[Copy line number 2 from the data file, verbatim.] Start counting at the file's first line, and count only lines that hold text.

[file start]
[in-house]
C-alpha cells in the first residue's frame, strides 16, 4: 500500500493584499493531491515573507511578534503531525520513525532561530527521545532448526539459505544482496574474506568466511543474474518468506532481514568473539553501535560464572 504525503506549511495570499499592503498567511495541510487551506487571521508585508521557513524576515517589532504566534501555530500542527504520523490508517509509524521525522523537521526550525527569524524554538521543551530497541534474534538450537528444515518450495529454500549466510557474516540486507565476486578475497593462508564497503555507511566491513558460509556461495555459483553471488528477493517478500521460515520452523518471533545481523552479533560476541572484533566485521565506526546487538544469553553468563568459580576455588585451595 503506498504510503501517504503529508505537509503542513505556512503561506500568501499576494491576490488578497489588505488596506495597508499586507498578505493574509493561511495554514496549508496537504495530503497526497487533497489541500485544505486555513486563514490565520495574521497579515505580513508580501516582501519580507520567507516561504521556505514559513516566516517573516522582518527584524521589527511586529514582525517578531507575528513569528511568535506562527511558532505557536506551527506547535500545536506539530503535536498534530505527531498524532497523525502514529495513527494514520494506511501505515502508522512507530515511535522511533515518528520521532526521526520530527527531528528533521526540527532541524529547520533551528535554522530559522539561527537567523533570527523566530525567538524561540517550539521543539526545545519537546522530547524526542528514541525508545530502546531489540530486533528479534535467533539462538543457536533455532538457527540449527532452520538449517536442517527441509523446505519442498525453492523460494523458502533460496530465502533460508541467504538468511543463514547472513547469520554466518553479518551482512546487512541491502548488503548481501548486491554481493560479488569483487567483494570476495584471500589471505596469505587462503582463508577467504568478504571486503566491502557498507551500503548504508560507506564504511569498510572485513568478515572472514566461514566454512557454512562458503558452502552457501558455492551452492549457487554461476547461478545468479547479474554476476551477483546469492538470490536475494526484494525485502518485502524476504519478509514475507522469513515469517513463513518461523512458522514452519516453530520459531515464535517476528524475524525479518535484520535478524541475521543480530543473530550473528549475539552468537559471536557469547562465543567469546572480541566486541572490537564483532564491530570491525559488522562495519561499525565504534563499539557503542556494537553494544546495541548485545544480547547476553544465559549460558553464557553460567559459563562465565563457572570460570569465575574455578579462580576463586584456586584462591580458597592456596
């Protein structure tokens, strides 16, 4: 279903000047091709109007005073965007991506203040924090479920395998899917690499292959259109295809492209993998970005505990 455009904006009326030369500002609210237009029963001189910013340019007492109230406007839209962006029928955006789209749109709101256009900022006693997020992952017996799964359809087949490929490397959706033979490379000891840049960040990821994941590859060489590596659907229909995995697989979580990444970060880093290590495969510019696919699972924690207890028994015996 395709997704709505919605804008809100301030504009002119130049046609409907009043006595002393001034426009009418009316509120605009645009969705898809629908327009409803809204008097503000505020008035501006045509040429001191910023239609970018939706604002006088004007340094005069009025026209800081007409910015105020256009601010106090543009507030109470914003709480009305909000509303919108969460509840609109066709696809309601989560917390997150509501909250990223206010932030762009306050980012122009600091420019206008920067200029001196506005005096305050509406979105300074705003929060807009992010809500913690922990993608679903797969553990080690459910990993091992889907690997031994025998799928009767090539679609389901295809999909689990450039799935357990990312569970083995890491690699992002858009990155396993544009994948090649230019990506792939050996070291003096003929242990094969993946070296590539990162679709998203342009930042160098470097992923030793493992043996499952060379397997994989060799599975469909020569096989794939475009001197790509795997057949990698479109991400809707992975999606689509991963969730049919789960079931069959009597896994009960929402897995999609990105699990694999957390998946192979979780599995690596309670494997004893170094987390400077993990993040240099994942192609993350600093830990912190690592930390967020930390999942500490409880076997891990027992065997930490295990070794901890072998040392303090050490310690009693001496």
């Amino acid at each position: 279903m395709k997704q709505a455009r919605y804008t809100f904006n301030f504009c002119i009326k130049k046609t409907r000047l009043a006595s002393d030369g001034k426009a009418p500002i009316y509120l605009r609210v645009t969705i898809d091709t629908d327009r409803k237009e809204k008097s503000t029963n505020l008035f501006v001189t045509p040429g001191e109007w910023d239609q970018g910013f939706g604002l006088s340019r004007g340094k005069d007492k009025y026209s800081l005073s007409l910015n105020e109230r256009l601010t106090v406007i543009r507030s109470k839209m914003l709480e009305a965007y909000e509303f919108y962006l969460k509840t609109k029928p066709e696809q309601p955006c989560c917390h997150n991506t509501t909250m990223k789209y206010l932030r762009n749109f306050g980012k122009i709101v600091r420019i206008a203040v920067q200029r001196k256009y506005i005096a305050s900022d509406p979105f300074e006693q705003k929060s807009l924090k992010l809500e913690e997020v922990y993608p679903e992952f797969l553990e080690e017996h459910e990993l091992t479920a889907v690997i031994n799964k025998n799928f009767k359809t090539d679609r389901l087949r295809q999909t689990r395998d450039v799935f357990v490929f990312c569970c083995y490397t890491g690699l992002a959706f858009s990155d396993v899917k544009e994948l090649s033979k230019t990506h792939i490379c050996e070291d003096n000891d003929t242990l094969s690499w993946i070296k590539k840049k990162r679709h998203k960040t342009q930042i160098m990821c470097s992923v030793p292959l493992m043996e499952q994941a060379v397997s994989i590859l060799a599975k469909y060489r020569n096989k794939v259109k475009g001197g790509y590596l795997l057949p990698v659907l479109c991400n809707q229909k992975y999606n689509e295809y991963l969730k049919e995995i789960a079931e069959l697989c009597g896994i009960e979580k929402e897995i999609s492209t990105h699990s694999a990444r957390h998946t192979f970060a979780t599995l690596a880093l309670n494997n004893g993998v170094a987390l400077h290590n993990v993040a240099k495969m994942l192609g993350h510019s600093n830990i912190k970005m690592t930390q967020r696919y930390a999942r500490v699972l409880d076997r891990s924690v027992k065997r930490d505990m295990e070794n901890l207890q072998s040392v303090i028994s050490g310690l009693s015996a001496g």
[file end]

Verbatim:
C-alpha cells in the first residue's frame, strides 16, 4: 500500500493584499493531491515573507511578534503531525520513525532561530527521545532448526539459505544482496574474506568466511543474474518468506532481514568473539553501535560464572 504525503506549511495570499499592503498567511495541510487551506487571521508585508521557513524576515517589532504566534501555530500542527504520523490508517509509524521525522523537521526550525527569524524554538521543551530497541534474534538450537528444515518450495529454500549466510557474516540486507565476486578475497593462508564497503555507511566491513558460509556461495555459483553471488528477493517478500521460515520452523518471533545481523552479533560476541572484533566485521565506526546487538544469553553468563568459580576455588585451595 503506498504510503501517504503529508505537509503542513505556512503561506500568501499576494491576490488578497489588505488596506495597508499586507498578505493574509493561511495554514496549508496537504495530503497526497487533497489541500485544505486555513486563514490565520495574521497579515505580513508580501516582501519580507520567507516561504521556505514559513516566516517573516522582518527584524521589527511586529514582525517578531507575528513569528511568535506562527511558532505557536506551527506547535500545536506539530503535536498534530505527531498524532497523525502514529495513527494514520494506511501505515502508522512507530515511535522511533515518528520521532526521526520530527527531528528533521526540527532541524529547520533551528535554522530559522539561527537567523533570527523566530525567538524561540517550539521543539526545545519537546522530547524526542528514541525508545530502546531489540530486533528479534535467533539462538543457536533455532538457527540449527532452520538449517536442517527441509523446505519442498525453492523460494523458502533460496530465502533460508541467504538468511543463514547472513547469520554466518553479518551482512546487512541491502548488503548481501548486491554481493560479488569483487567483494570476495584471500589471505596469505587462503582463508577467504568478504571486503566491502557498507551500503548504508560507506564504511569498510572485513568478515572472514566461514566454512557454512562458503558452502552457501558455492551452492549457487554461476547461478545468479547479474554476476551477483546469492538470490536475494526484494525485502518485502524476504519478509514475507522469513515469517513463513518461523512458522514452519516453530520459531515464535517476528524475524525479518535484520535478524541475521543480530543473530550473528549475539552468537559471536557469547562465543567469546572480541566486541572490537564483532564491530570491525559488522562495519561499525565504534563499539557503542556494537553494544546495541548485545544480547547476553544465559549460558553464557553460567559459563562465565563457572570460570569465575574455578579462580576463586584456586584462591580458597592456596